"Lost and Found" was the very first series of Once Upon a Crime in June, 2016. In that series I covered the story of three young women who were held captive and abused by Ariel Castro for over a decade. In this bonus episode we give you an update about these survivors - Michelle Knight, Amanda Berry and Gina De Jesus.
Our website: www.truecrimepodcast.com
CrimeCon: www.CrimeCon.com - Use offer code ONCE19 for 10% off your registration.
Toronto True Crime Film Festival: www.torontotruecrimefilmfestival.com
Our Social Media:
This bonus episode gives news and announcements for the month of May including information on Season 4.
Twitter - @uponacrime and @tacoboutcrime
Facebook and Instagram - @onceuponacrimepod
Patreon - www.patreon.com/onceuponacrime
CrimeCon: www.crimecon.com - use discount code ONCE19 for 10% off your registration
Toronto True Crime Film Festival - www.torontotruecrimefilmfestival
A mother takes justice into her own hands in Jamestown, California in 1993 when she discovers her son has been abused by a child molester. Some called her a hero, others denounced her actions as vigilantism. This is Chapter 2 of "Disorder in the Court".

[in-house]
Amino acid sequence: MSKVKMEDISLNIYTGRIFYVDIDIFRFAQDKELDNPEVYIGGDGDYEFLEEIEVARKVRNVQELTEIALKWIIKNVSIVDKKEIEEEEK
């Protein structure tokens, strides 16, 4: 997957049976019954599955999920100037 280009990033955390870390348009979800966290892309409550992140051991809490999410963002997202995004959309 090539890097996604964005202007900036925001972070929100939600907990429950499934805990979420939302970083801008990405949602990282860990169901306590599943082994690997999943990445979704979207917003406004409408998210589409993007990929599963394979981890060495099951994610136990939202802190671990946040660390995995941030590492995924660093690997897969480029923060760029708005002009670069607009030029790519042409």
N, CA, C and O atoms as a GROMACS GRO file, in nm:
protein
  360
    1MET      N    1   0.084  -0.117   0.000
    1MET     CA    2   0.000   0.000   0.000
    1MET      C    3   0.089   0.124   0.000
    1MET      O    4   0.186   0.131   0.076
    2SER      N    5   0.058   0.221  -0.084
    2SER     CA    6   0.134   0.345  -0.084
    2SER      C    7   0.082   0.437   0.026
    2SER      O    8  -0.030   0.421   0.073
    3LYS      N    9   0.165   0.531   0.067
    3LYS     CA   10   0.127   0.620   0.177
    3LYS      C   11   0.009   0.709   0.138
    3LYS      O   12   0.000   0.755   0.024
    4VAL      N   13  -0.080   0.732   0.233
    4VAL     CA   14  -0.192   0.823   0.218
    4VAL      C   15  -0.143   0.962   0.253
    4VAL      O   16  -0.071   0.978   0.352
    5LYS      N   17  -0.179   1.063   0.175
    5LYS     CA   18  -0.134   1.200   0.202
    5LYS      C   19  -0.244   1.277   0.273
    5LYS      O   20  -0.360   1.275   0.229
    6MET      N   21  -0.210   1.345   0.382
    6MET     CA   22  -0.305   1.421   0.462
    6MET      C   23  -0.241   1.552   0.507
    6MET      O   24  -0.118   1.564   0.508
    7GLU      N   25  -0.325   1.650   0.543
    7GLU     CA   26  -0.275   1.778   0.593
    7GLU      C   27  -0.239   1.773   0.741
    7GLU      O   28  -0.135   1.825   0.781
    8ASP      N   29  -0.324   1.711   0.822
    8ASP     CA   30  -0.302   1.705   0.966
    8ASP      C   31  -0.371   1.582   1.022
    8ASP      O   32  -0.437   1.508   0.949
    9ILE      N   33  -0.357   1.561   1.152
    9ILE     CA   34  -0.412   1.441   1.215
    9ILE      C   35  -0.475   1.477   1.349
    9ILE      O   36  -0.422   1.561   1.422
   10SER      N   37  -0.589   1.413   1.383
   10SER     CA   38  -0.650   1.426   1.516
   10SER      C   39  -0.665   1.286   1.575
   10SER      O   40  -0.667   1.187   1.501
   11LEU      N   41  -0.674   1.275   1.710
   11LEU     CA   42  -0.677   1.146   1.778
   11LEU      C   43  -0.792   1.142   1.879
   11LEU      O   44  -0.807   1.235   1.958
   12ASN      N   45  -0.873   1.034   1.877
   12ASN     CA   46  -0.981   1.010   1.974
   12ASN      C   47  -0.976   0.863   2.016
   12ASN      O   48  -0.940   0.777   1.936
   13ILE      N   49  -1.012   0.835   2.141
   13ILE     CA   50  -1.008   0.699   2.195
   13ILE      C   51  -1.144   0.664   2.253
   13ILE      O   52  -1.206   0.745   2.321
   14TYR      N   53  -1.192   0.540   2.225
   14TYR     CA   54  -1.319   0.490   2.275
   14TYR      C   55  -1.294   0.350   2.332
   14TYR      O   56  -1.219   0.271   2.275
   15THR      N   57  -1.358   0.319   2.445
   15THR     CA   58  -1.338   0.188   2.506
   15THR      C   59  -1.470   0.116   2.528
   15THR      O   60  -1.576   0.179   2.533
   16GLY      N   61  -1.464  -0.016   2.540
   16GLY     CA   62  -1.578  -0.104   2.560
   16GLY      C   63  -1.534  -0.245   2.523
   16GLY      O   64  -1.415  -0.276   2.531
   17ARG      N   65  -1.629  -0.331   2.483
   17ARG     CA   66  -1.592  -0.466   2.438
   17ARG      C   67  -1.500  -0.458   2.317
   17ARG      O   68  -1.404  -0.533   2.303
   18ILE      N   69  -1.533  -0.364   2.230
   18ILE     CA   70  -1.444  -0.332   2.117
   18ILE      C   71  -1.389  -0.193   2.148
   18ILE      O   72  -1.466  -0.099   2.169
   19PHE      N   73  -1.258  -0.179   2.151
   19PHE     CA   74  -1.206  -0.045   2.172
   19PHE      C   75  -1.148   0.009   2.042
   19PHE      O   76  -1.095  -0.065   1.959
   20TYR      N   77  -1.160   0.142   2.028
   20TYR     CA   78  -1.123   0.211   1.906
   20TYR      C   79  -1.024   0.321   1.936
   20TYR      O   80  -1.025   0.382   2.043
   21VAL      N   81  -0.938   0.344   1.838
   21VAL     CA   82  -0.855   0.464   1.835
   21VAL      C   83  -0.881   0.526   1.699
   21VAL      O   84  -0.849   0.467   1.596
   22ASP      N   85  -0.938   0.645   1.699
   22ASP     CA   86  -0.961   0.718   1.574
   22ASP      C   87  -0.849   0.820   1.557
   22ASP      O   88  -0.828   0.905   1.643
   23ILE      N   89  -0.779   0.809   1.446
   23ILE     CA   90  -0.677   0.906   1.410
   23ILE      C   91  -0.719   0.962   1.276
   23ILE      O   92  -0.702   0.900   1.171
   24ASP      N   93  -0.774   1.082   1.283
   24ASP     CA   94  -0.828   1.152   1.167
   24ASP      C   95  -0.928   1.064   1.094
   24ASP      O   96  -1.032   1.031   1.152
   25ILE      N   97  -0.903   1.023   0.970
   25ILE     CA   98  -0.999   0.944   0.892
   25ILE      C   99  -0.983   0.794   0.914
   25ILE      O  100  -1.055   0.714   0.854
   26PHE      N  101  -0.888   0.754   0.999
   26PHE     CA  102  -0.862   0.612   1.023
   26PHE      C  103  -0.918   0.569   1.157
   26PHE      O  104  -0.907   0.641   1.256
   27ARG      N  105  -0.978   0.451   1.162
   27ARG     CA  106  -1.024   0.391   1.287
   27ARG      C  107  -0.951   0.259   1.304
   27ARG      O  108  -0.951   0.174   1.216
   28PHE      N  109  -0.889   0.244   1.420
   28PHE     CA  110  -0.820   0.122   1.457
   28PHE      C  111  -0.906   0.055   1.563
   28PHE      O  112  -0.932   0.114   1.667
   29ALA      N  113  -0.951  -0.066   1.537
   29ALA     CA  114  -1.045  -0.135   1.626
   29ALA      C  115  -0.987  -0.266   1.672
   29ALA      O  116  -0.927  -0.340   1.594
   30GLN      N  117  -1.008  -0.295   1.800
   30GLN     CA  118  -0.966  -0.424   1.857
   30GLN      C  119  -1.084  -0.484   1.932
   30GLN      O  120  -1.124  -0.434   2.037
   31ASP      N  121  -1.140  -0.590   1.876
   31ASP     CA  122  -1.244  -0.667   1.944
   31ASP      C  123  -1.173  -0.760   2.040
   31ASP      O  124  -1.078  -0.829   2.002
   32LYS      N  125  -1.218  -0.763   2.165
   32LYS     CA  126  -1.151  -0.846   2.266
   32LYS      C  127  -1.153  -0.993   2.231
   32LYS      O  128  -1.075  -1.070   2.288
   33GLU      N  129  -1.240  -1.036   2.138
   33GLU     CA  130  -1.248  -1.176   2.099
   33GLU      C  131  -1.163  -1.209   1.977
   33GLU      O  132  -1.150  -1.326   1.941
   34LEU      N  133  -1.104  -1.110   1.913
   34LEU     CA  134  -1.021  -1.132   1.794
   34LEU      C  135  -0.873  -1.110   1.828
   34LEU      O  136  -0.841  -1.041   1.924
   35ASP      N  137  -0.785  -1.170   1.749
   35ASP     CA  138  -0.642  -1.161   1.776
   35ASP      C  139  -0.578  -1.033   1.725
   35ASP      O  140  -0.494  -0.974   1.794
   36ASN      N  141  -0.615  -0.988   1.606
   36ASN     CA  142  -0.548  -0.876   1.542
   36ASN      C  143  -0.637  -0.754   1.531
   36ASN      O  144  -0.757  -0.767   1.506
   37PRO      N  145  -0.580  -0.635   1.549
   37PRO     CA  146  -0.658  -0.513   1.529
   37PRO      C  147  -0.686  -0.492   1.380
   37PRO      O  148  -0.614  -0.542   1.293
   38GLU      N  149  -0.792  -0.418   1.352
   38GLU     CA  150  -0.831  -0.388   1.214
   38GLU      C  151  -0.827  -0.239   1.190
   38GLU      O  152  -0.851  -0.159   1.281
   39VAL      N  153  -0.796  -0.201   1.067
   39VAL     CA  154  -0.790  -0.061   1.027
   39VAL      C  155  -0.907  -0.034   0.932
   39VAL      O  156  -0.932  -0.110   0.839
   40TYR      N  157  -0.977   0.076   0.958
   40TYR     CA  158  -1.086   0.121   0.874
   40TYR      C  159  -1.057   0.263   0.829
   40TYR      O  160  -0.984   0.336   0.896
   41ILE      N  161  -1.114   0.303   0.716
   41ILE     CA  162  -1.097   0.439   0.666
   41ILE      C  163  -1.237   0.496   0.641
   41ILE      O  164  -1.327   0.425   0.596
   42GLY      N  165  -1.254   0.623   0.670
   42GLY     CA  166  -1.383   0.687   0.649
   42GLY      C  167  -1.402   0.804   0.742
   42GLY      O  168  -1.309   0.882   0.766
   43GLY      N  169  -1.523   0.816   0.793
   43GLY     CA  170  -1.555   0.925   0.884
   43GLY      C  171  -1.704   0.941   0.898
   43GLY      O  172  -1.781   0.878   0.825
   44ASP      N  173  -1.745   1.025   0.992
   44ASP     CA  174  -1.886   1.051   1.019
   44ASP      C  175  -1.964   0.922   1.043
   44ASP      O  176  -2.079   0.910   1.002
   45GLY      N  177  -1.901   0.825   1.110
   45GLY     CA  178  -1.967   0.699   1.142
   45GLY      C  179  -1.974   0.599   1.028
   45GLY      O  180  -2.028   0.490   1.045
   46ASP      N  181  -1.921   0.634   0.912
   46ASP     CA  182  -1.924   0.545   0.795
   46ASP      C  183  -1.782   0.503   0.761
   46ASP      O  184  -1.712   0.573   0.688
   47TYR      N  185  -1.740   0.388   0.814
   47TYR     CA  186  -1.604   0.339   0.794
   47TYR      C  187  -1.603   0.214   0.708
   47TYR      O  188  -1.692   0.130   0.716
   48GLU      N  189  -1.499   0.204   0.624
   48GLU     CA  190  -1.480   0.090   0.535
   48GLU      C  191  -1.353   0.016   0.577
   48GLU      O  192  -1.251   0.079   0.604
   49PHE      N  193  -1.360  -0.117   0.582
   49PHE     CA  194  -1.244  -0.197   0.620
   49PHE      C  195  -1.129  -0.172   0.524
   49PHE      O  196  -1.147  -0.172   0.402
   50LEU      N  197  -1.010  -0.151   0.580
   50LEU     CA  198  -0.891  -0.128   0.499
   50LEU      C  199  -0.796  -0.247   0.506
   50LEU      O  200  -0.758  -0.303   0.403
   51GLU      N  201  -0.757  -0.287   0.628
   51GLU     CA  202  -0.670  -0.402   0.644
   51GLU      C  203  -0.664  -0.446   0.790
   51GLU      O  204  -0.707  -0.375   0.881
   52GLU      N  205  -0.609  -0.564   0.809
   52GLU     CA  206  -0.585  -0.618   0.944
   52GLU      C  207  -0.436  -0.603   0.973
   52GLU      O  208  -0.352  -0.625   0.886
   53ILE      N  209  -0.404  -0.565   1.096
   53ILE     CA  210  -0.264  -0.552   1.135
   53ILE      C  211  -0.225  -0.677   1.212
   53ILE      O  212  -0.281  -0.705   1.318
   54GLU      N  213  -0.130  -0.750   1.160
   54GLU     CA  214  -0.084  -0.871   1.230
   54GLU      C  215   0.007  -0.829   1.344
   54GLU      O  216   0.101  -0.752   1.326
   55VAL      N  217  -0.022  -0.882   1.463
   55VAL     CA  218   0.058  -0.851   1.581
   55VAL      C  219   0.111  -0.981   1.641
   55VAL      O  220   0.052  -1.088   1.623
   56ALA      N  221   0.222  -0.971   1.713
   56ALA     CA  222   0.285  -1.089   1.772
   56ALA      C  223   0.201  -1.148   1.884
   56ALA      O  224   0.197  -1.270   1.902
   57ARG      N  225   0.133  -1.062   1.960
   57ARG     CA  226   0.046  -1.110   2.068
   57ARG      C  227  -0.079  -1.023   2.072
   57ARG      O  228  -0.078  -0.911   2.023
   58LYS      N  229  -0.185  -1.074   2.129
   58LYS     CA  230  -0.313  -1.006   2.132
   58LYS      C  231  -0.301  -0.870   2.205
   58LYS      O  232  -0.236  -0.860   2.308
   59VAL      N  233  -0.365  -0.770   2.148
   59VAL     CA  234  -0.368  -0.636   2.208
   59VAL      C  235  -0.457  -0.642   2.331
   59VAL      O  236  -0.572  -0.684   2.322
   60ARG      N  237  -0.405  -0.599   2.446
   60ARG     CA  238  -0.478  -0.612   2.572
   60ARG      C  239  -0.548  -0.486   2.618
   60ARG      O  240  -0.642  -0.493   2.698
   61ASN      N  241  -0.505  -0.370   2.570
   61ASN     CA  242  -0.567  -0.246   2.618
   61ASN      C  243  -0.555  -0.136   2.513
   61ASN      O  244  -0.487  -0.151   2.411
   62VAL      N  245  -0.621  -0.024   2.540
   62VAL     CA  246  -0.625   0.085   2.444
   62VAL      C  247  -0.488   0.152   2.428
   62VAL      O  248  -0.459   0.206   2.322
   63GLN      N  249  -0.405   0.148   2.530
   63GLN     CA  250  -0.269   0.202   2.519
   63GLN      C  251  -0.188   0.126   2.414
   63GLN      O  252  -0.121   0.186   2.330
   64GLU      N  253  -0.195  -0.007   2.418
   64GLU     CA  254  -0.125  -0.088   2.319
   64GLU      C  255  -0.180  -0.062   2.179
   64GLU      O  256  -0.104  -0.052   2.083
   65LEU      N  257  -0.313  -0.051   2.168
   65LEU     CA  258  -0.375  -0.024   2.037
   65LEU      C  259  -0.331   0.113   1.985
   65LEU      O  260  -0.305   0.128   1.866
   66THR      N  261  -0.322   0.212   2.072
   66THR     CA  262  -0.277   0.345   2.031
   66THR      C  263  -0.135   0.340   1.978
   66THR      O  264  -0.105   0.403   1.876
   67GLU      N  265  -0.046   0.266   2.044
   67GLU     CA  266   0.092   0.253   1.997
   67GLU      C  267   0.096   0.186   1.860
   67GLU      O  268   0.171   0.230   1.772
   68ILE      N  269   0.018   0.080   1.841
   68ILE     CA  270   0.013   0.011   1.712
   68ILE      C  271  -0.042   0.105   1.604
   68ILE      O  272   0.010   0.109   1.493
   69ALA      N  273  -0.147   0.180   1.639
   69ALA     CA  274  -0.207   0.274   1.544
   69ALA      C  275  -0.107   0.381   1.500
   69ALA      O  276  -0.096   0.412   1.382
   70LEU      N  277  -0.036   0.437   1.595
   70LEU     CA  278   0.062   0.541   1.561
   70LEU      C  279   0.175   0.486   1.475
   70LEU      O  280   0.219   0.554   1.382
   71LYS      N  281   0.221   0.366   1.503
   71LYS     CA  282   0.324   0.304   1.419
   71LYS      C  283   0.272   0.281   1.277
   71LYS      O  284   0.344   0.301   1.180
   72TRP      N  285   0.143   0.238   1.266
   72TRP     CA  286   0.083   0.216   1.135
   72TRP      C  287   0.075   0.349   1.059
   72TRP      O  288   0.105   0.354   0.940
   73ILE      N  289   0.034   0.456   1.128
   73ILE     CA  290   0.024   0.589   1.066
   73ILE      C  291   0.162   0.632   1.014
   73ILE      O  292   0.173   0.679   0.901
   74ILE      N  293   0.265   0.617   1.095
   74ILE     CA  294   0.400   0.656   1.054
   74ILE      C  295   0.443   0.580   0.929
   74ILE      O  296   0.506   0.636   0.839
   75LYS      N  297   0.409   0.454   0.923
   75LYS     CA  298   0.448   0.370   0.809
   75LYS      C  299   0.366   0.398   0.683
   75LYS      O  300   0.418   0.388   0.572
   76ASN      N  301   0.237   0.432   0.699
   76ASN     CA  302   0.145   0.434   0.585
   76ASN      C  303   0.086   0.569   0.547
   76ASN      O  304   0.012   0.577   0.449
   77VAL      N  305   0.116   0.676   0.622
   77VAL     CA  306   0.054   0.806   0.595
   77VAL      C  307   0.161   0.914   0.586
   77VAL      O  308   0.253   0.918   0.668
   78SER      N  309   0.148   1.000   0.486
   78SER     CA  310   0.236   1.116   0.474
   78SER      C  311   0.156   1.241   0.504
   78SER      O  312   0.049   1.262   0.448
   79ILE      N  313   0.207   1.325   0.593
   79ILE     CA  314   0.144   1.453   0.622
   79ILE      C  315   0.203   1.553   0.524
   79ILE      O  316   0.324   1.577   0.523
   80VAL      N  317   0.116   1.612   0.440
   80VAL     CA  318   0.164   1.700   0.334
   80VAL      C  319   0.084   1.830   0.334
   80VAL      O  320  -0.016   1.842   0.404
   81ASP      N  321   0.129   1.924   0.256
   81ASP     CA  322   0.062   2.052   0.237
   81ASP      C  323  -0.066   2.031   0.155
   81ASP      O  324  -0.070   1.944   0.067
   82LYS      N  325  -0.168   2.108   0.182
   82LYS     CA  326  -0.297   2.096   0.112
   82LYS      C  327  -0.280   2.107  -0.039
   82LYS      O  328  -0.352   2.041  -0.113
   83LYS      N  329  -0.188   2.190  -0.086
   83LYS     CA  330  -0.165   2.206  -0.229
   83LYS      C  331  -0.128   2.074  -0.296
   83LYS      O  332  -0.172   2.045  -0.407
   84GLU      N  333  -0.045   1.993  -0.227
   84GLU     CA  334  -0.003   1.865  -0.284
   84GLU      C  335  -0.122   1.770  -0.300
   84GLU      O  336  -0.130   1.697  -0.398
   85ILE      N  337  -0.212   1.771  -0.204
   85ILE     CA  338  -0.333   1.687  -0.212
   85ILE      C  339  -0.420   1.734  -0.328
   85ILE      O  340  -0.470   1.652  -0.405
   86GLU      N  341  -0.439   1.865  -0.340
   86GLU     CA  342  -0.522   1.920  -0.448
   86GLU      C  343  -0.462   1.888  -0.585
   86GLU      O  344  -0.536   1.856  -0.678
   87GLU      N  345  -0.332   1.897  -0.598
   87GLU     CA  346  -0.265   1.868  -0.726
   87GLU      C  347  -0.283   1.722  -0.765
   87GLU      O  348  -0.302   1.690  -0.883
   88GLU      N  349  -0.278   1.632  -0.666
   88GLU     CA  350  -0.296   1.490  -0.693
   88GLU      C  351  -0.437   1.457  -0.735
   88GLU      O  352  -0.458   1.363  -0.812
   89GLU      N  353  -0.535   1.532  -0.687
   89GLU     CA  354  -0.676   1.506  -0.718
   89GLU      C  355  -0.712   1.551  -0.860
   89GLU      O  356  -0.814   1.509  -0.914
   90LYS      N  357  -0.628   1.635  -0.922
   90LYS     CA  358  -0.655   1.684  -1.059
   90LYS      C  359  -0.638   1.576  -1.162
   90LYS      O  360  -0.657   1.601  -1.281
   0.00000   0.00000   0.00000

Several resource materials were used for this episode including:
The Nesler Family's Tragic Past - www.oprah.com
Pushed Over Edge, Mother Chose Own Brand of Justice by Mark Arak, Times Staff Writer, April 11, 1993.
William Nesler Still a Fugitive by Lloyd Vries for CBS News, July 29, 2004.
Ellie Nesler's Family Buries their Hero in Angels Camp, by John Holland in The Modesto Bee, January 2, 2009.
In 2005, a man on trial for rape escapes custody in Atlanta's Fulton County Courthouse and goes on a violent rampage. This is Chapter 1 of "Disorder in the Court".
Several articles were used in the creation of this episode. Some of them are listed here:
3 Slain in Atlanta Courthouse Rampage, The Washington Post, March 12, 2005, Staff writers Manuel Roig-Franzia and Melanie Lasoff Levs
A Manhunt and a Woman's Story, Washington Post, March 15, 2005, writer Manuel Roig-Franzia
A Youth Drifted from Deep Family Ties to Deep Trouble, The Baltimore Sun, March 18, 2005, writers Abigail Tucker and Stephen Kiehl
10 Years Later, Courthouse Safer, Atlanta Journal-Constitution, March 11, 2015, by Ernie Suggs